This is a short presentation on the trends found in the periodic table.
- 1. Objectives
- Define atomicandionic radii, ionization energy, electron
- Comparethe periodic trends of atomic radii, ionization energy,
and electronegativity, and state the reasons for these
- Define valence electrons,and state how many are present in
atoms of each main-group element.
Section 2Periodic Trends 2. Atomic Radii
- The boundaries of an atom are fuzzy, and an atoms radius can
vary under different conditions.
- To compare different atomic radii, they must be measured under
- Atomic radius - one-half the distance between the nuclei of
identical atoms that are bonded together.
Section 2Periodic Trends 3. Atomic Radii Section 2Periodic
Trends 4. Atomic Radii
- Atoms tend to be smaller as you go from left to right on the
- This is due to increasing positive charge in the nucleus,
pulling the electrons closer to the center.
- Atoms tend to be larger down a group.
- This trend is due to the increasing size of the electron cloud
as electrons fill up larger energy levels.
Section 2Periodic Trends 5. Atomic Radii Section 2Periodic
Trends 6. Ion definition Section 2Periodic Trends
- Watch the video on entitled Ion definition found in this
section of the course
7. Ionic Radii trends Section 2Periodic Trends 8. Ionic Radii
trends Section 2Periodic Trends
- Positive ions tend to be smaller than neutral atoms.
- The larger the positive charge, the smaller the ion.
- Again, this is due to increasing positive charge in the
nucleus, pulling the electrons closer to the center.
9. Ionic Radii trends Section 2Periodic Trends
- Negative ions tend to be larger than neutral atoms.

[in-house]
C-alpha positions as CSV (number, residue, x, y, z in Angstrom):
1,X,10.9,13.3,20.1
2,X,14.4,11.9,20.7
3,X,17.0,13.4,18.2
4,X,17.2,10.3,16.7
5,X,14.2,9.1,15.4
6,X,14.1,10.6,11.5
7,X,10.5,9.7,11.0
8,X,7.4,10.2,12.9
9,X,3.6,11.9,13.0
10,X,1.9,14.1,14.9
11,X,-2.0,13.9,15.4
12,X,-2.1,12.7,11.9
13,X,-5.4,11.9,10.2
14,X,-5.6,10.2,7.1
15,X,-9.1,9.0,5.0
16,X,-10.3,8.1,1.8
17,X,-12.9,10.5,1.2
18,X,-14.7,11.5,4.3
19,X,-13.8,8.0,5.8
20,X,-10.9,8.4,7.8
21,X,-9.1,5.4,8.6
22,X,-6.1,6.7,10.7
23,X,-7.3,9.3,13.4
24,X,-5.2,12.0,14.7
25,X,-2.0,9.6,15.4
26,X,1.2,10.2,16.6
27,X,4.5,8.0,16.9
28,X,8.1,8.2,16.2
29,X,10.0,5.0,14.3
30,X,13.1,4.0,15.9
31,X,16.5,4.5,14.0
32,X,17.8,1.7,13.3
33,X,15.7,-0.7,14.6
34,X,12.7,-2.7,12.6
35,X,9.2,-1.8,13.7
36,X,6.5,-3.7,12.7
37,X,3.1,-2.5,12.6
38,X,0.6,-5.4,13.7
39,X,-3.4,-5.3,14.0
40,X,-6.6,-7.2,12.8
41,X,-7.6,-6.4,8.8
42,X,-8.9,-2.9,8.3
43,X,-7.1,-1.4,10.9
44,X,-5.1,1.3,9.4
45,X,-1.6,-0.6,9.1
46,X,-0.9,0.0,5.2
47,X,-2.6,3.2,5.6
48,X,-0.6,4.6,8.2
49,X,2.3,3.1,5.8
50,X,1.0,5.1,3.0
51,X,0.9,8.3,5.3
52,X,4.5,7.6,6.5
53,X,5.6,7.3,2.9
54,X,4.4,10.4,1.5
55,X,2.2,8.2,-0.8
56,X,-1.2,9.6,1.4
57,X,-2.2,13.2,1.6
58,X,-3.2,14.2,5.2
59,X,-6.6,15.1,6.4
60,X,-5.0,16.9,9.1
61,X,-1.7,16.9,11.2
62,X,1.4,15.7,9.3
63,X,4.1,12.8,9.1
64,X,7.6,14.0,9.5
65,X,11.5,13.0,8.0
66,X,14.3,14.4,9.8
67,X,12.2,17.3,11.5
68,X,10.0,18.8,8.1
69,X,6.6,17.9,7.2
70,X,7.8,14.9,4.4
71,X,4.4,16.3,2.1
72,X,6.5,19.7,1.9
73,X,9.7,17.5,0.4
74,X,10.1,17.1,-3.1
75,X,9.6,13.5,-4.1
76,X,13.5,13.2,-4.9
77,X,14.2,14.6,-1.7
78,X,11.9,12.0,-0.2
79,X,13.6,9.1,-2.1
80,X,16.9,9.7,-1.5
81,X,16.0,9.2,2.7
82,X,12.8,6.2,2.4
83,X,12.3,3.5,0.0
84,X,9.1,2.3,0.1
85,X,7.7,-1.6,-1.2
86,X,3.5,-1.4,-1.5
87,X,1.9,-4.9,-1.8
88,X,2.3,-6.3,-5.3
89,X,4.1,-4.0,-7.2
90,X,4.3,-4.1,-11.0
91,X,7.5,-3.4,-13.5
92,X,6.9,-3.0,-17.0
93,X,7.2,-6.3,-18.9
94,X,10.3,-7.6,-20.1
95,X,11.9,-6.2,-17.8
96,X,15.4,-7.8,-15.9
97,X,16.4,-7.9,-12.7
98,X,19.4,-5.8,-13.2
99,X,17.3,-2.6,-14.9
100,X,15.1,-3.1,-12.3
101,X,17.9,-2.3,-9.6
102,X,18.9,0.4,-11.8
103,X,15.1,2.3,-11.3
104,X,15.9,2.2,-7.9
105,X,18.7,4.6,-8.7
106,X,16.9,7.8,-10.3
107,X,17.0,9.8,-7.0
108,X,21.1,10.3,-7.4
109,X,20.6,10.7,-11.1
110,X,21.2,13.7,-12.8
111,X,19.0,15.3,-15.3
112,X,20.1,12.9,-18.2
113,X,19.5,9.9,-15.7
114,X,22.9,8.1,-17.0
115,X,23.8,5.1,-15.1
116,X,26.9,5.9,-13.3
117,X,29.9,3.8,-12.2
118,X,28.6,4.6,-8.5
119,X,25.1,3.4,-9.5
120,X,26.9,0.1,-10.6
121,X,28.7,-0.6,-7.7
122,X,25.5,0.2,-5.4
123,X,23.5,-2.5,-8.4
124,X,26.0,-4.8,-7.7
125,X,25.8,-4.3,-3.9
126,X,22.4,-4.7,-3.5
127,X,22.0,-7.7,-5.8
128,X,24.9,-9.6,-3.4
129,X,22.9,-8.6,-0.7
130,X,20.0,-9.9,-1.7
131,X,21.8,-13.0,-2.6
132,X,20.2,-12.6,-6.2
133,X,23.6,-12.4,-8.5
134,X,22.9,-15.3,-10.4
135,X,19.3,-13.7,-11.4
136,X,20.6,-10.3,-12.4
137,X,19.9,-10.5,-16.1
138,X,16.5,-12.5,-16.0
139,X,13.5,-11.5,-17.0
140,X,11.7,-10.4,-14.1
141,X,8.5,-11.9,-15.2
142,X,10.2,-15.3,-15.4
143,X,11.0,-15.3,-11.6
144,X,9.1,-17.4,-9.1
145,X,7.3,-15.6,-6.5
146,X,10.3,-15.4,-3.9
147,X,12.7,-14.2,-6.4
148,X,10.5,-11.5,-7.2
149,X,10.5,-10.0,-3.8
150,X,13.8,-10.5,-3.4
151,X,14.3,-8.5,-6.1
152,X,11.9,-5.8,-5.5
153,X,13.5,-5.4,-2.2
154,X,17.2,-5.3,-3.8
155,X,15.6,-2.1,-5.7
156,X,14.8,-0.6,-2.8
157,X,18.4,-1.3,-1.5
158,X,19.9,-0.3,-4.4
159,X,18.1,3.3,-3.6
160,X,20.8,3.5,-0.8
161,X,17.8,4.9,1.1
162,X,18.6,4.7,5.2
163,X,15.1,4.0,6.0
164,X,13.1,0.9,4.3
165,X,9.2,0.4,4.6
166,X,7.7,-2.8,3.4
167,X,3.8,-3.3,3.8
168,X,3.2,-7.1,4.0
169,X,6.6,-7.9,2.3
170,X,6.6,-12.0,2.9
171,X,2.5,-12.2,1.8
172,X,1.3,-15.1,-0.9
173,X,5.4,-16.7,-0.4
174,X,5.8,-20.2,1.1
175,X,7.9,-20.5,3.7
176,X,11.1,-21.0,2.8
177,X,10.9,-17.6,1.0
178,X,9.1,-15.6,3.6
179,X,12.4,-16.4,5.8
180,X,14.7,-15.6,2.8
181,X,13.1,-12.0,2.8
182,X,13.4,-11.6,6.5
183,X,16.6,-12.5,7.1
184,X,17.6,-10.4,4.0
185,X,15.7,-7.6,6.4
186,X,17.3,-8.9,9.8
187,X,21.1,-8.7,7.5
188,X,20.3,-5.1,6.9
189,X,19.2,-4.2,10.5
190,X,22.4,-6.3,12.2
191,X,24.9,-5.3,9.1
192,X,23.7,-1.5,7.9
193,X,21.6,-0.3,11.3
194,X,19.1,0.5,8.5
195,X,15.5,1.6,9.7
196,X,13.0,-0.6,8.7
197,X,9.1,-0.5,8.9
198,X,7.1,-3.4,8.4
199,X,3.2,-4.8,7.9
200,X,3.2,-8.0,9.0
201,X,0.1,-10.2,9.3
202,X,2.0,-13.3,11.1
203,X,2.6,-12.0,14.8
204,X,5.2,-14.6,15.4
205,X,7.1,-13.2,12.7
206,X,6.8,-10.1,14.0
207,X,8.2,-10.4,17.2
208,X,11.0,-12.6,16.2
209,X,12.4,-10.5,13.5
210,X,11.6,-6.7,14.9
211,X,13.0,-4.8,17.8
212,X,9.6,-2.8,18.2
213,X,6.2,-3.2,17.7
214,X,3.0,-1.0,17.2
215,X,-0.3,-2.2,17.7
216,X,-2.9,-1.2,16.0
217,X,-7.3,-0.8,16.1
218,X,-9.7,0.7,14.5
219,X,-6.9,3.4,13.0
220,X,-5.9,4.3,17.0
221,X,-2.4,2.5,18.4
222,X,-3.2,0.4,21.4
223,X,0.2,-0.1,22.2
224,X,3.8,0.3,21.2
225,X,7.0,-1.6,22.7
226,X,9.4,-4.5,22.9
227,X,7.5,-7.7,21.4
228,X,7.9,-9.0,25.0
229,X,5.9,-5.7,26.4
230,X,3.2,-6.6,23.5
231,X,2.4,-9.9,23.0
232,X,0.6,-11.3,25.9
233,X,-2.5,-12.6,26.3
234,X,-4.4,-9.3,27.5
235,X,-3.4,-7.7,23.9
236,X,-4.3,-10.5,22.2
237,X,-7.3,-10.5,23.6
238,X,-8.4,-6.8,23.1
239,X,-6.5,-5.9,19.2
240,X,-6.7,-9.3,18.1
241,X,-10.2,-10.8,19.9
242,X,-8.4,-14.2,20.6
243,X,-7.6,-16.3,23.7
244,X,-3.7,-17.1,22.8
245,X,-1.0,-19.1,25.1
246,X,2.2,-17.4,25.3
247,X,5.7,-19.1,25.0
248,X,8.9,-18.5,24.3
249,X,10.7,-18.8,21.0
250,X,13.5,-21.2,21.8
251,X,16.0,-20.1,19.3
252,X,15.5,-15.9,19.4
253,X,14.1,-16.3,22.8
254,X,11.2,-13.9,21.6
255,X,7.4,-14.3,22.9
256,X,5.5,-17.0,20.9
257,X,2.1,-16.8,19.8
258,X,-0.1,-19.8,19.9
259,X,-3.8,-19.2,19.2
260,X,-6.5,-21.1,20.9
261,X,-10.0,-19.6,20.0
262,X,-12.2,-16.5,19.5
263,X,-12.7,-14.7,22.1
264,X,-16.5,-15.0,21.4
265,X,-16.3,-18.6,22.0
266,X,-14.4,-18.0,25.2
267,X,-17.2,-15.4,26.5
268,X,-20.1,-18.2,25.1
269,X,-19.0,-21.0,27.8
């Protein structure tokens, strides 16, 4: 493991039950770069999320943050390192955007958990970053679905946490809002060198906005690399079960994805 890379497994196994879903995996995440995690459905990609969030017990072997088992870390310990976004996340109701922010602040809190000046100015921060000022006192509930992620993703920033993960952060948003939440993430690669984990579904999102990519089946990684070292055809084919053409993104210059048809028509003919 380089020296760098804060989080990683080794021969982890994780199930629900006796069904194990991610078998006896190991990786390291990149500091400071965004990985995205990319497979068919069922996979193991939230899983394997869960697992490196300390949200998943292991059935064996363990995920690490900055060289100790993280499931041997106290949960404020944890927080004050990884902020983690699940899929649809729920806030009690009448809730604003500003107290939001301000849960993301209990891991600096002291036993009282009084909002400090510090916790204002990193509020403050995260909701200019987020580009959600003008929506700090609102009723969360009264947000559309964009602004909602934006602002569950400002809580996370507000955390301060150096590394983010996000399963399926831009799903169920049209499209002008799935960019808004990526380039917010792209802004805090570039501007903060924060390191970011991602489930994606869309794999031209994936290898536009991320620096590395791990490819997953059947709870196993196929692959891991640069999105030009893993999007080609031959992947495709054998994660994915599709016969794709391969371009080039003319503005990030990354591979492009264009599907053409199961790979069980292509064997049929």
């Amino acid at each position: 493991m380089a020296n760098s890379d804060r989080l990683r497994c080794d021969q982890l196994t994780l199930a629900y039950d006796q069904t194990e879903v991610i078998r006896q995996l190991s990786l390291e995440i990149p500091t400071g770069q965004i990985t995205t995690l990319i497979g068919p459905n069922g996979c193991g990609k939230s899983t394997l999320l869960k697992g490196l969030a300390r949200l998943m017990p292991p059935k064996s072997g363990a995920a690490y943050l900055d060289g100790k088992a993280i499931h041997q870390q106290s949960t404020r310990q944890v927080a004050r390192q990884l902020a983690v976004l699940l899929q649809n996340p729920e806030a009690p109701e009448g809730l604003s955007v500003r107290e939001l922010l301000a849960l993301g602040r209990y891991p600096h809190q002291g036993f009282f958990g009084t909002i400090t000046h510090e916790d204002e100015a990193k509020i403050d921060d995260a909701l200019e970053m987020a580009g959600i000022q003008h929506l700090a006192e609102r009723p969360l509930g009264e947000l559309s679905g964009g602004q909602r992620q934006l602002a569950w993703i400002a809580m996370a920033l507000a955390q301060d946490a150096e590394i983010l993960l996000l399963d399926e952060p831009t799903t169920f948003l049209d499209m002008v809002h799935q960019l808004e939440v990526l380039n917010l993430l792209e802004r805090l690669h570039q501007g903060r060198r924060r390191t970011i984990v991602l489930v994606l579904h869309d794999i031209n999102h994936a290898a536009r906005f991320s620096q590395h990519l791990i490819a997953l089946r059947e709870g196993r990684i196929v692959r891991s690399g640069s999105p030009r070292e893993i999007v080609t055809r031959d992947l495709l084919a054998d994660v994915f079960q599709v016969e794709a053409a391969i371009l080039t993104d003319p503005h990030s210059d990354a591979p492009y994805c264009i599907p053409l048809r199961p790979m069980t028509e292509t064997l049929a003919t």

- The more negative the charge, the larger the ion.
- This is due to the repelling forces between electrons, causing
them to occupy a larger space around the atom
10. Ionization Energy Section 2Periodic Trends
- The process to form an ion is called ionization.
- The energy required to remove one electron from a neutral atom
is calledionization energy .
- Sometimes refered to asIE 1 orfirst ionization energy .
11. Ionization Energy Section 2Periodic Trends
- Ionization energies increase across a period.
- Caused by increasing effect nuclear charge
- Higher positive charge more strongly attracts electrons in the
same energy level
12. Ionization Energy Section 2Periodic Trends
- Ionization energies decrease down a group.
- Electrons removed from larger atoms are at higher energy
levels, and are farther away from the nucleus.
- Electrons are removed more easily due to their distance from
13. Ionization Energy Section 2Periodic Trends 14. Ionization
Energy Section 2Periodic Trends
- Watch the Ionization in this lesson when you get to this slide
15. Electron affinity Section 2Periodic Trends
- The energy change that occurs when an electron is acquired by a
neutral atom is calledelectron affinity.
- Electron affinity generally increases across periods.
- Electron affinity generally decreases down groups.
- All these can be explained by effective nuclear charge and by
the distance of an electron from the nucleus.
16. Electron Affinity Section 2Periodic Trends
- Watch the video on Electron Affinity that is included in this
17. Valence electrons Section 2Periodic Trends
- Compounds form because electrons are lost, gained, or shared
- Electrons involved in this behavior are calledvalence
- Valence electrons are the outermost energy level electrons in
- Atoms tend to want to have a full set of 8 valence electrons to
18. Valence electrons Section 2Periodic Trends
- Watch the video on Valence electrons included in this
19. Electronegativity Section 2Periodic Trends
- Valence electrons hold atoms together in compounds.
- In many compounds, the negative charge of the electrons is
concentrated closer to one atom than another.
20. Electronegativity Section 2Periodic Trends
- Electronegativity is the ability of an atom in a compound to
attract electrons from another atom in the compound.
- Electronegativity generallyincreases across rows,anddecreases
down a group
21. Electronegativity Section 2Periodic Trends
- Watch the video on Electronegativity found in this lesson.
22. Summary of periodic trends Section 2Periodic Trends